Fiji says hostage takers demand removal from terror list
Members of the jihadist group Al-Nusra Front fire homemade mortar rounds during fighting with goverment forces on near Aleppo in Syria in February, 2014 - by Baraa al-Halabi
The Pacific nation's army chief Mosese Tikoitoga said the rebels also wanted humanitarian aid sent to a small town which is an Al-Nusra Front stronghold just outside Damascus.
They are also seeking compensation for three of their fighters who were wounded in recent days.
"These are the official demands that are being quoted to the UN for the release of our boys," Tikoitoga told reporters in Suva.
Unconfirmed reports in Fiji's media said the hostage takers also wanted the release of Abu Mussab al-Suri, also known as Mustafa Setmariam Nasar, an Al-Qaeda leader who was arrested in Pakistan in 2005 and is now being held by Syrian authorities.
Tikoitoga said there were 45 troops in the captured peacekeeping deployment, not 44 or 43 as authorities originally stated. He released the names of the soldiers and said the Fiji government was operating a crisis centre for their families in Suva.
"I'm asking and I'm appealing to the public to help and be sensitive to the families in this difficult time and give them encouraging words and give them the support they need," he said.
The military commander said a UN team had arrived in the Golan Heights from New York to take over negotiations with the rebels and every effort was being used to secure their freedom.
"Unfortunately we have not made any improvement in the situation, our troops remain at an undisclosed location, the rebels are not telling us where they are," said Tikoitoga.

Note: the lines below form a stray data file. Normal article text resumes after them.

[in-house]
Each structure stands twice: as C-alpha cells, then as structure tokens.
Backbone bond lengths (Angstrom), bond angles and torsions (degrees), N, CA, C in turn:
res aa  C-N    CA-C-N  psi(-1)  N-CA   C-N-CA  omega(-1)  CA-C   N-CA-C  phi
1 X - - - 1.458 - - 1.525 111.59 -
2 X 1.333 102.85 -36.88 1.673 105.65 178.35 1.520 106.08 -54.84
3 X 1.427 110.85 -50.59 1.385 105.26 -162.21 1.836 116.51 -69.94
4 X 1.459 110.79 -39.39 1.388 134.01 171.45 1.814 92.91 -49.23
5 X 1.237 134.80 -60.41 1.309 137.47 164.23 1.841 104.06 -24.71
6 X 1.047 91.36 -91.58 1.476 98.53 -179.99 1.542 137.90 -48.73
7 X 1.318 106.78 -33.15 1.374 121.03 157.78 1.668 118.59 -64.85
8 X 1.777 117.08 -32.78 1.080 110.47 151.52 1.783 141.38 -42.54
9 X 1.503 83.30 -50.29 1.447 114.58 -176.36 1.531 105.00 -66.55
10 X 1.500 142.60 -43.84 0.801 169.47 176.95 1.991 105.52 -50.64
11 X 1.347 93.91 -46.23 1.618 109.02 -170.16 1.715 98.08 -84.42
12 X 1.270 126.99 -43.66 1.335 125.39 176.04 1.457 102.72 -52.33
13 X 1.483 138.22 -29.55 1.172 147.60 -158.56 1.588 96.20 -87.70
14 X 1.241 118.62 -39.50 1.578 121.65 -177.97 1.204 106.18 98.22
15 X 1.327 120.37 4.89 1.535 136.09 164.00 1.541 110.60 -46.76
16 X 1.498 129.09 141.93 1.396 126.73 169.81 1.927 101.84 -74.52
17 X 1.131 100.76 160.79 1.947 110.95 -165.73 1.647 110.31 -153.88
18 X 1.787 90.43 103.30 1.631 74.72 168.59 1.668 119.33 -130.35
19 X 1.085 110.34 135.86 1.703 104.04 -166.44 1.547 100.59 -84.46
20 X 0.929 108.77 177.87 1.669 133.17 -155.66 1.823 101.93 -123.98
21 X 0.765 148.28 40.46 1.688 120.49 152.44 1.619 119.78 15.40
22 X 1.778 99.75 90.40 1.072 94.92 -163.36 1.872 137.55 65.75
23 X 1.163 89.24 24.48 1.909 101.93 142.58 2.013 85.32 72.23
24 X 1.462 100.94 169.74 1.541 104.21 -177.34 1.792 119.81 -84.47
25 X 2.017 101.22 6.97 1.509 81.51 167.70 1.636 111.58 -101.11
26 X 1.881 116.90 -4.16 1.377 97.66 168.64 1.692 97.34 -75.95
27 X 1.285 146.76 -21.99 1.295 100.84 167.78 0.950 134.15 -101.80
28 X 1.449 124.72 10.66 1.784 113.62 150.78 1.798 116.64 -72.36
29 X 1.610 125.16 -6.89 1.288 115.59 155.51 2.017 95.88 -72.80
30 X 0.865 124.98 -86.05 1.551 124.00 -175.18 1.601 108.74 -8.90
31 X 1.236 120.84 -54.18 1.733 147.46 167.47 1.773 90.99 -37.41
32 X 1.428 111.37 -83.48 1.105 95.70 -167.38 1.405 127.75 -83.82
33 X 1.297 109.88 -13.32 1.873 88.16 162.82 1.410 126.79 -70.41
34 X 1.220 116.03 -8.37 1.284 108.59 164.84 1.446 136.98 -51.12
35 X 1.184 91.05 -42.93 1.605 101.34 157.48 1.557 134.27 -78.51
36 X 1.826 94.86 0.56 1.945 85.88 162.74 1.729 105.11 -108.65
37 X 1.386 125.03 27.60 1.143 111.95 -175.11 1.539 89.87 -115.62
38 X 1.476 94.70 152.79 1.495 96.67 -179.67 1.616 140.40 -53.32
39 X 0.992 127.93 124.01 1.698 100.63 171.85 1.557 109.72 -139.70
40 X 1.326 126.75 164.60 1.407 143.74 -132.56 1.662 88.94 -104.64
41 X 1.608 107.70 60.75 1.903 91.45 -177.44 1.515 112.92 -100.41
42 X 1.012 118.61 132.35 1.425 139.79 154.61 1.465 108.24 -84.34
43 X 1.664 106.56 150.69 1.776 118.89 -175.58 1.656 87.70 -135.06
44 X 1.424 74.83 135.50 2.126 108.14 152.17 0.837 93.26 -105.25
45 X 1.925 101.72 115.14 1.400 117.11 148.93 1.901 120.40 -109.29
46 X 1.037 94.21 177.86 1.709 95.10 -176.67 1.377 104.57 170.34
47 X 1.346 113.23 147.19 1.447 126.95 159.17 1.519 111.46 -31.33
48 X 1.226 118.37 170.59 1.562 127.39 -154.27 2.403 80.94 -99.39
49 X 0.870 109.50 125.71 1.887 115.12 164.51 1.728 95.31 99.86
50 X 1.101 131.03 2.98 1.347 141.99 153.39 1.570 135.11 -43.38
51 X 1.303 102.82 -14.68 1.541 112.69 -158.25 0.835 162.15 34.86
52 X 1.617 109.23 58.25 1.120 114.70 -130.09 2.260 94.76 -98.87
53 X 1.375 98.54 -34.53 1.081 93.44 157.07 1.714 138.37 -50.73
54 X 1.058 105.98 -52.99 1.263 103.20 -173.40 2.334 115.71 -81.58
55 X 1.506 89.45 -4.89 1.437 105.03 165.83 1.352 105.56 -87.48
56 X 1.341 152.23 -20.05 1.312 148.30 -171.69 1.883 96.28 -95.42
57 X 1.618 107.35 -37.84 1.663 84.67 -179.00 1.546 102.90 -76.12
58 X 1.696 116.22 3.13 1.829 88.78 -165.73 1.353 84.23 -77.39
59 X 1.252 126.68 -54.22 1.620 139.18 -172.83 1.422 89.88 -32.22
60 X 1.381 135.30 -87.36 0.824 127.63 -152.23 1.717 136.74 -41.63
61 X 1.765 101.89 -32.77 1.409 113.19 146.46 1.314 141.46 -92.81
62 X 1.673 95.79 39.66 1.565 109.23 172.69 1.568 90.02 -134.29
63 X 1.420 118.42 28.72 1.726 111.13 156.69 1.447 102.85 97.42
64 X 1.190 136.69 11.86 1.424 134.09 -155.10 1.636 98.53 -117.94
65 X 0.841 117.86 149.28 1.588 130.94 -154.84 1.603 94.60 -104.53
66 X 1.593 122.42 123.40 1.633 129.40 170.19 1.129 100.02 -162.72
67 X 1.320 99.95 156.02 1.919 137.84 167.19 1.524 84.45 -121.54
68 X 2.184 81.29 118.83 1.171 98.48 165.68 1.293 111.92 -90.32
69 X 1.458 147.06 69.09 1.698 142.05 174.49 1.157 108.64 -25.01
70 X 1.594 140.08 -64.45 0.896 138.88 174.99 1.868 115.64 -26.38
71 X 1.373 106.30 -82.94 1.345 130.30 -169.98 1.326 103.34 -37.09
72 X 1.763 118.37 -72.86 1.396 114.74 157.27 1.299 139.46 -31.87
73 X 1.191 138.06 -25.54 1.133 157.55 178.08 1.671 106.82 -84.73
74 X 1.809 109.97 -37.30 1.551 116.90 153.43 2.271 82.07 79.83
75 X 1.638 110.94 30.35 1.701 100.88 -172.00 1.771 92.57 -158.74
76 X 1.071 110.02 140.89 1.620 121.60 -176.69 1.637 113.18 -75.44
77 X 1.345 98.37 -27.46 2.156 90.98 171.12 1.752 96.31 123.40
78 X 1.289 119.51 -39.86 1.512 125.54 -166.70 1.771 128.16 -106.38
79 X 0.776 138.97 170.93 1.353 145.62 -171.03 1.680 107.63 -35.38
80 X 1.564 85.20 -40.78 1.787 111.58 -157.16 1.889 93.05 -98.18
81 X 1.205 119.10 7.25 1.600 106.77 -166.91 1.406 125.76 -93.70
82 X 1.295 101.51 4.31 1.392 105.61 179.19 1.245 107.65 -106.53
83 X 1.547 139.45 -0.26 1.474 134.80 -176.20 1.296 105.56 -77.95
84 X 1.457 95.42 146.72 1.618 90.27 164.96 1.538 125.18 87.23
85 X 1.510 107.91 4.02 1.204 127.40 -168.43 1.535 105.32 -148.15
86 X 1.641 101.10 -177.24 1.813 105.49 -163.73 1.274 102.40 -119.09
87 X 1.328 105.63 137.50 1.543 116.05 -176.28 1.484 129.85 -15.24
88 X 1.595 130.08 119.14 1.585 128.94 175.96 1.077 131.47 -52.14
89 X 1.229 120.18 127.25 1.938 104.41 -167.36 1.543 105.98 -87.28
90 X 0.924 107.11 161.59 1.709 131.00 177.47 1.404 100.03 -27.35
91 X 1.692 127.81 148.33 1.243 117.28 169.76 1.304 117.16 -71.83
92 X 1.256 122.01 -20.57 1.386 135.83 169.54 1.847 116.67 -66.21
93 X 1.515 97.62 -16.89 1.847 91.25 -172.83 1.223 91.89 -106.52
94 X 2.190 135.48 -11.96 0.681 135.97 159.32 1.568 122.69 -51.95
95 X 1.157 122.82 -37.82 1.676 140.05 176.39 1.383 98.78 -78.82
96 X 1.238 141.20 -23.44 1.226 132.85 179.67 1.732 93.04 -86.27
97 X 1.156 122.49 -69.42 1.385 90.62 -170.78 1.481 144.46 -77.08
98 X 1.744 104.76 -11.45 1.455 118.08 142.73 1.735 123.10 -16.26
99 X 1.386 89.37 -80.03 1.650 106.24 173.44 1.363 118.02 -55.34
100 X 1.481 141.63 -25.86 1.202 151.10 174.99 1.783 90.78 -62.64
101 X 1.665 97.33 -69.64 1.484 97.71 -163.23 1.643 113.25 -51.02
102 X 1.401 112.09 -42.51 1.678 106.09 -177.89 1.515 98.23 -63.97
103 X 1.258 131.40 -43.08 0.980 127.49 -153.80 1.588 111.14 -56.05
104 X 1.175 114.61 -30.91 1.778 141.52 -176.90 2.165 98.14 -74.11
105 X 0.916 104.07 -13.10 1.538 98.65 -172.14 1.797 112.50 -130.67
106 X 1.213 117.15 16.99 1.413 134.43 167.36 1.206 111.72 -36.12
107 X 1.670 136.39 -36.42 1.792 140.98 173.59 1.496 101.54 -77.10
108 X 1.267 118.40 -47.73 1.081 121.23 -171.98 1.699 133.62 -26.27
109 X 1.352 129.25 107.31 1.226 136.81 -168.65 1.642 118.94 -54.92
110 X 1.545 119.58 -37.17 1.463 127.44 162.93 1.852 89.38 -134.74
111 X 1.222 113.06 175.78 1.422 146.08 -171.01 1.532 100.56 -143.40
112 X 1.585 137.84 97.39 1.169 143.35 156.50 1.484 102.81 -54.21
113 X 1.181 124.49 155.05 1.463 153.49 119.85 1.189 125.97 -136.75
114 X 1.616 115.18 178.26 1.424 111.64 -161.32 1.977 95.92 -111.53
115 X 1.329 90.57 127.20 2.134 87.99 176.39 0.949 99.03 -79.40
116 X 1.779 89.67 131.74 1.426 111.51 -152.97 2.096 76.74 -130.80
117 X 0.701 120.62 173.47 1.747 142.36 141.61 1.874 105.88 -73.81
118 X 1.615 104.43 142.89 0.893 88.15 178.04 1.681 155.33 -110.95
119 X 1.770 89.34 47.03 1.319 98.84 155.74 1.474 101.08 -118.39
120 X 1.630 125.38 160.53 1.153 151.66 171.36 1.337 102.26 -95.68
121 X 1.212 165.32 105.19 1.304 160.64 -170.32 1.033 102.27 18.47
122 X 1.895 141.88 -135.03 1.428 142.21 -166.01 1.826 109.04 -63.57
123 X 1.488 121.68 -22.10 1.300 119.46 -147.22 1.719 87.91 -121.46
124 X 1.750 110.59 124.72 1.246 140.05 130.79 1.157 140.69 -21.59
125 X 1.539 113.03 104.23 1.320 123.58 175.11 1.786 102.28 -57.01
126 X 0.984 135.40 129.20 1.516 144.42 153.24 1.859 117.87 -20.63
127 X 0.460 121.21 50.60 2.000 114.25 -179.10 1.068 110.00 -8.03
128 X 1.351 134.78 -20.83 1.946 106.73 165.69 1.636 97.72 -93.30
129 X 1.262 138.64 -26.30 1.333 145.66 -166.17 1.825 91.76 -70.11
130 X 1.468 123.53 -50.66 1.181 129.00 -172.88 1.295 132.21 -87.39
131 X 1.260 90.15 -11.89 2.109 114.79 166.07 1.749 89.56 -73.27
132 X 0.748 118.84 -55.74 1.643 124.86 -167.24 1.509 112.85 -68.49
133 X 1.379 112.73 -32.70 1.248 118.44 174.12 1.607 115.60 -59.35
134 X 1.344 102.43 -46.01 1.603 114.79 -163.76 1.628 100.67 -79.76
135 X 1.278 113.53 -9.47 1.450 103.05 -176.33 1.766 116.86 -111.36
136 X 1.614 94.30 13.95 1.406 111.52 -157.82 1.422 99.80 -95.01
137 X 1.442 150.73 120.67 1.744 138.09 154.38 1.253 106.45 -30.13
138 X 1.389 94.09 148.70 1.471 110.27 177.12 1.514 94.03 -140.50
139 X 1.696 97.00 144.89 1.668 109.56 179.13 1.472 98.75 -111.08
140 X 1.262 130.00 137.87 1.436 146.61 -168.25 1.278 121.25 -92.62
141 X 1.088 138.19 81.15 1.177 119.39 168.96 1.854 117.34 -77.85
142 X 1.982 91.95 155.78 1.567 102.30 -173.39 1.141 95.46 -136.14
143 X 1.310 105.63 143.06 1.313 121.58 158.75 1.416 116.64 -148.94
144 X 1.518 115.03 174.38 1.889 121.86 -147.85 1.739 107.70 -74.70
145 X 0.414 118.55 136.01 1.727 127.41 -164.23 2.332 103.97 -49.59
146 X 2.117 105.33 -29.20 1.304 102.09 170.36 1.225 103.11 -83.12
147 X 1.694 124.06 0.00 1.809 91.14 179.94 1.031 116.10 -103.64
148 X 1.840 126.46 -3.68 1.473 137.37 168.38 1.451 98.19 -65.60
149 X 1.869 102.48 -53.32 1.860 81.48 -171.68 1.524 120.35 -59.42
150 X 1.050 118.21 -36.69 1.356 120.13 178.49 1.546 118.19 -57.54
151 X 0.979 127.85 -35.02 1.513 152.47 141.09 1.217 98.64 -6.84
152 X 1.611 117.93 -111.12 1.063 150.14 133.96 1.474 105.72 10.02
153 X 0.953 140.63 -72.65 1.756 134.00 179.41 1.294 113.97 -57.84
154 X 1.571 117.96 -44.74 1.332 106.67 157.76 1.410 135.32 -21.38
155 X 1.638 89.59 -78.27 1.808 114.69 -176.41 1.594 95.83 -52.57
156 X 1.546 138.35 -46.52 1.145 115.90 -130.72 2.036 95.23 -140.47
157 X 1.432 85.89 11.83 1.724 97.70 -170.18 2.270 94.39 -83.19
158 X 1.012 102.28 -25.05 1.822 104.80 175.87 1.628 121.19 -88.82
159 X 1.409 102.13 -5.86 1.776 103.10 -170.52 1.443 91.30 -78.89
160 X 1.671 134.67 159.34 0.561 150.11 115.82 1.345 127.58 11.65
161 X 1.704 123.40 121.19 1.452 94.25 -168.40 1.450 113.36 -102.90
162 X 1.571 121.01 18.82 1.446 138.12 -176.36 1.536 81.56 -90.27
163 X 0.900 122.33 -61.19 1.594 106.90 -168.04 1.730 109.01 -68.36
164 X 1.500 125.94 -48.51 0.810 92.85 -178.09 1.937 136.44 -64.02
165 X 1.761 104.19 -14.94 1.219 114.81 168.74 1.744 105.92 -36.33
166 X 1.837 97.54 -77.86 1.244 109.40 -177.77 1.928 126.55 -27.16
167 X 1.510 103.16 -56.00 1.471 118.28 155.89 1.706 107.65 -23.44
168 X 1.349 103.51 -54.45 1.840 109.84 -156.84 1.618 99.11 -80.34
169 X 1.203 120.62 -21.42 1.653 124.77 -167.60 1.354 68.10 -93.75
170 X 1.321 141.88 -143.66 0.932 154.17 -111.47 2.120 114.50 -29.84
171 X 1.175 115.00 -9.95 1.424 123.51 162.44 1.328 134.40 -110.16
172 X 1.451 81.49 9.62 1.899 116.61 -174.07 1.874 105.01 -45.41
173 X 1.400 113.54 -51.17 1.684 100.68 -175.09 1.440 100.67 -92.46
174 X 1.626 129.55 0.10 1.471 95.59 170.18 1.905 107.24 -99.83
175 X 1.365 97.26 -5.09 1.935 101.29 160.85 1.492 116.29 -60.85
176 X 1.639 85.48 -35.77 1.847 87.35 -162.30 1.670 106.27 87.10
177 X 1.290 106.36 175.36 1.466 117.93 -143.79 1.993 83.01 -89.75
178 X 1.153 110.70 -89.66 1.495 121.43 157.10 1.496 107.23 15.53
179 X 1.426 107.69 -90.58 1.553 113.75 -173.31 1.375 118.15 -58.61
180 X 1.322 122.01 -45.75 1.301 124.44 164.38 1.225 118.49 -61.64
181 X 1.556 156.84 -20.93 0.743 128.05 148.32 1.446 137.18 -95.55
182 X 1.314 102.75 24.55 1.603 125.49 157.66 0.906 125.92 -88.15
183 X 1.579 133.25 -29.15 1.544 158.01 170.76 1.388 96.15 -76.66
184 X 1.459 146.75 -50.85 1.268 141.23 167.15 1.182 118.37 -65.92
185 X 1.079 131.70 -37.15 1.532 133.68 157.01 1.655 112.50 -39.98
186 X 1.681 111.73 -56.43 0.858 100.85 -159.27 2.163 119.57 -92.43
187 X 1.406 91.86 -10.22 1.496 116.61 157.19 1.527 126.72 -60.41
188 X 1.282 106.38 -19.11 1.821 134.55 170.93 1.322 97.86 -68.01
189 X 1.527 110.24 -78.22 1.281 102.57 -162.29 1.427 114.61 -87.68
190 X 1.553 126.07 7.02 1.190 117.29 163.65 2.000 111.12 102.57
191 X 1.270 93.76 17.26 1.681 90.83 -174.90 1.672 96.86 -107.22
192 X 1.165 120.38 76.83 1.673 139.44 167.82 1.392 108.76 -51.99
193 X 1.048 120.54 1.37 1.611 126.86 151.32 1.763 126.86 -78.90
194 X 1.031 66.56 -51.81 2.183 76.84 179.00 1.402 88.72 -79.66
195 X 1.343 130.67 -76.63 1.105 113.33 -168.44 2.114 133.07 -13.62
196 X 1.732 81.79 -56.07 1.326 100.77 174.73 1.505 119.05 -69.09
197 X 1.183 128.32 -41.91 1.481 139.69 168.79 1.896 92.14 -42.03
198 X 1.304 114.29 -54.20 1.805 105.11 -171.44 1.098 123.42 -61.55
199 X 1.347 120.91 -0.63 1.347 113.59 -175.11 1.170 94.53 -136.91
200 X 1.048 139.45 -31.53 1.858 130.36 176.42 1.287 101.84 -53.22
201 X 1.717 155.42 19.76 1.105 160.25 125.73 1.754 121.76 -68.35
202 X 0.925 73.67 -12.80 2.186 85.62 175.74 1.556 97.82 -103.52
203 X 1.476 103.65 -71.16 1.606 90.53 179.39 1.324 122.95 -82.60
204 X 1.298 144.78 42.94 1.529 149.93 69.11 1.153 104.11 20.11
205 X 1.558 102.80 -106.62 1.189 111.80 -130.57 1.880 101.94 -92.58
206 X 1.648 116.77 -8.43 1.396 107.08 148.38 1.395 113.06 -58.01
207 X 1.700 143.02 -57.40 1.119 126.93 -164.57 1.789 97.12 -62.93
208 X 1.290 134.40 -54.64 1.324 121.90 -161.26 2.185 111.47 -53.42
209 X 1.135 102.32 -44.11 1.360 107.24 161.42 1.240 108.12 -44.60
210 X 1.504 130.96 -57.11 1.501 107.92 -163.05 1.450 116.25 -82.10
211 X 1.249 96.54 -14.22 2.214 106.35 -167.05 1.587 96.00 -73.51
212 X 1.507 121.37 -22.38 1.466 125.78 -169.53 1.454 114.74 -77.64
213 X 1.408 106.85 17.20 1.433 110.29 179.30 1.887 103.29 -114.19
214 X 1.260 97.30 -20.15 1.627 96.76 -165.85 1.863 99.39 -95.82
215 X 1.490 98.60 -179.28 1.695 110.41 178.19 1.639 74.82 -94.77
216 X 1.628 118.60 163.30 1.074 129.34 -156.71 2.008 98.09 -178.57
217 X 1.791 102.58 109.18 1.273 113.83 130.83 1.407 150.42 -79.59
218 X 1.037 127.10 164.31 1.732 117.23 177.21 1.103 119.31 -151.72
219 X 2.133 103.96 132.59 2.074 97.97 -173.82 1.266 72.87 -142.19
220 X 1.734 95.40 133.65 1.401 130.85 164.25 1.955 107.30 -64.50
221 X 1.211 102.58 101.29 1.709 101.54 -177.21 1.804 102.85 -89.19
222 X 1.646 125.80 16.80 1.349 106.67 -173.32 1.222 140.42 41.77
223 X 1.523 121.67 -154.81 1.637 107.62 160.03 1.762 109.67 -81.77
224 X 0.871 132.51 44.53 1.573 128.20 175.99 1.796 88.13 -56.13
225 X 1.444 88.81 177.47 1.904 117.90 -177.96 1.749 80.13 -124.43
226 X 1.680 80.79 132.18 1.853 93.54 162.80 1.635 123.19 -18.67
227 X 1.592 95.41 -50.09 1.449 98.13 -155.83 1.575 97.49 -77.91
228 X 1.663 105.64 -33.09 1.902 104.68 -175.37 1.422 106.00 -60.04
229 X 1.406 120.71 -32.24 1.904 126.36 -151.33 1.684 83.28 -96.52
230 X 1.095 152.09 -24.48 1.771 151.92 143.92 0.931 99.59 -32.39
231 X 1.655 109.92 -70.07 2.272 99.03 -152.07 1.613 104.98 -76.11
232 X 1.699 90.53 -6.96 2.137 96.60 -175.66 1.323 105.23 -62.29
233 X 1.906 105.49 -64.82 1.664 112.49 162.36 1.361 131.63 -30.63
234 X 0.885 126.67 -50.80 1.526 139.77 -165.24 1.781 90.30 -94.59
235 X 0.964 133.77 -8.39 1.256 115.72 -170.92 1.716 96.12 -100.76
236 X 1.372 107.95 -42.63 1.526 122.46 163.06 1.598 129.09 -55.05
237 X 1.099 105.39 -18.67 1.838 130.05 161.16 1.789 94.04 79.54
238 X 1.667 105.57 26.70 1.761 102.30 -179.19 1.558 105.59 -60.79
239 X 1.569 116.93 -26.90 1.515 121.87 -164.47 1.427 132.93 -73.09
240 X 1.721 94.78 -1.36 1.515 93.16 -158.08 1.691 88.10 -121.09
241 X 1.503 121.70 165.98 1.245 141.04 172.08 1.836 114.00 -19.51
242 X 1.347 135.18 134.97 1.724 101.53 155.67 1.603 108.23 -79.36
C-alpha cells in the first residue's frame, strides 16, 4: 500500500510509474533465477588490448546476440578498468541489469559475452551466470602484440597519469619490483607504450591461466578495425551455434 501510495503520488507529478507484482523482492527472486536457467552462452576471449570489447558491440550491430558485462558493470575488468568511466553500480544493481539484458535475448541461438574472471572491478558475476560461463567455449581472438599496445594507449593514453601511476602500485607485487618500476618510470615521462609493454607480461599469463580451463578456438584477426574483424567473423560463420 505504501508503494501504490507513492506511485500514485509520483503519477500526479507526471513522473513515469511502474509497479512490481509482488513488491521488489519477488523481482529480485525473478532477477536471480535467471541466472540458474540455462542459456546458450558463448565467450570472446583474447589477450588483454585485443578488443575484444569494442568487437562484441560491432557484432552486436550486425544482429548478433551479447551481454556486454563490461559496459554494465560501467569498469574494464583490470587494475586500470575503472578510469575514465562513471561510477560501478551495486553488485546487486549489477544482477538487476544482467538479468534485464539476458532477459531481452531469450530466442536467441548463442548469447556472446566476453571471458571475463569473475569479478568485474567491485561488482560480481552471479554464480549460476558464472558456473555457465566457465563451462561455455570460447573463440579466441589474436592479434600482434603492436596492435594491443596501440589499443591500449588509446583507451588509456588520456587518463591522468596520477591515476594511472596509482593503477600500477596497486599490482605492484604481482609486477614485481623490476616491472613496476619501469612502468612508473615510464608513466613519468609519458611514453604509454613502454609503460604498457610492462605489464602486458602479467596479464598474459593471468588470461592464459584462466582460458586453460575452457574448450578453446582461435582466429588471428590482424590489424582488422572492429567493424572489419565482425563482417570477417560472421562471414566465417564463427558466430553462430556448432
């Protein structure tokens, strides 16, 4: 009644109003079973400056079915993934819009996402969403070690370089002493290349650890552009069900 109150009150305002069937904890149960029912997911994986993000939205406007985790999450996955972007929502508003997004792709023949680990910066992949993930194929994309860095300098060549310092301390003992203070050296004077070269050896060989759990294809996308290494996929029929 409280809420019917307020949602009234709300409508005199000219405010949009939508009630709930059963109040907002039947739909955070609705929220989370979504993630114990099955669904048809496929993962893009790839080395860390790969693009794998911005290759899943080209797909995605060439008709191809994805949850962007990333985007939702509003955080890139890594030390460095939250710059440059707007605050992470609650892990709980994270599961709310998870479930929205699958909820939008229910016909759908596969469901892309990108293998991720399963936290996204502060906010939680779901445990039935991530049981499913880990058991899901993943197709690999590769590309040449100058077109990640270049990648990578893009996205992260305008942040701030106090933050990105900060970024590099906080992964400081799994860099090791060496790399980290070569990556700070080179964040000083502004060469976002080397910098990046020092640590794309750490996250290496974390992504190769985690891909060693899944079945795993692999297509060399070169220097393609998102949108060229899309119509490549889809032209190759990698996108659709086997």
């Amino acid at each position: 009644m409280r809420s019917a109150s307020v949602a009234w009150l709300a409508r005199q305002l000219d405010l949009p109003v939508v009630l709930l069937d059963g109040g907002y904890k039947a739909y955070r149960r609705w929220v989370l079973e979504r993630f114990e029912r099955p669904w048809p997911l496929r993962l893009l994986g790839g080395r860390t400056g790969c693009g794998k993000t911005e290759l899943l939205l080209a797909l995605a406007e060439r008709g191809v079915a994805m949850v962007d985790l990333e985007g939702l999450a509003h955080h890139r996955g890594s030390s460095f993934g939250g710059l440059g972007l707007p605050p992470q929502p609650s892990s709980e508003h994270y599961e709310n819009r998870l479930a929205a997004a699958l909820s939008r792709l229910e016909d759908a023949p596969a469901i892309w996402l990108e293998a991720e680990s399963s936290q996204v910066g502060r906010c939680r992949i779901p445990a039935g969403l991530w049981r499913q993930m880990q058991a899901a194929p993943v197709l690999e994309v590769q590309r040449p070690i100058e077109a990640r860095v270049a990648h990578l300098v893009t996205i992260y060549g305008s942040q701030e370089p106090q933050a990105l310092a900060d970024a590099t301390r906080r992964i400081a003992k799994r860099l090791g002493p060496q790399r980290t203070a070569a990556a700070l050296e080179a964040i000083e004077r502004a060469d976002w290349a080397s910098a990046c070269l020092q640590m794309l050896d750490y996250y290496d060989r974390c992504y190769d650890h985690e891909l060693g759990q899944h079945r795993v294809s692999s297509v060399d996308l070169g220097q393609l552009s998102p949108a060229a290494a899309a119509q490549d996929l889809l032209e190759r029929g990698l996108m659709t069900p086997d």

"But they continue to reassure us that they're being well looked after, they're being fed well and are being kept safe. They've also told us that they've been taken out of battle (combat) areas."
- Not taking sides -
The Fijians, part of the UN Disengagement Observer Force (UNDOF), were captured last Wednesday when the rebels stormed a Golan Heights crossing.
Tikoitoga has repeatedly stressed the Fijians are in the Golan Heights as neutral peacekeepers and do not take sides in any conflict.
Another group of 75 Philippine peacekeepers refused to surrender and eventually escaped from two camps on the Syrian side of the border after the rebels besieged them.
Israel seized 1,200 square kilometres (460 square miles) of the Golan Heights during the 1967 Six-Day War, then annexed it in a move never recognised by the international community.
The UN peacekeeping force has been stationed there since 1974 to monitor a ceasefire between Israel and Syria. There are currently 1,200 peacekeepers from the Philippines, Fiji, India, Ireland, Nepal and the Netherlands.
Peacekeepers were detained twice last year before being released safely.
The Philippines said before the latest incident that it will repatriate its 331-strong contingent for security reasons, mirroring previous moves by Australia, Croatia and Japan.
Israel has been monitoring the situation across its border closely as the Syrian army and rebels fight for control of the area around the crossing.
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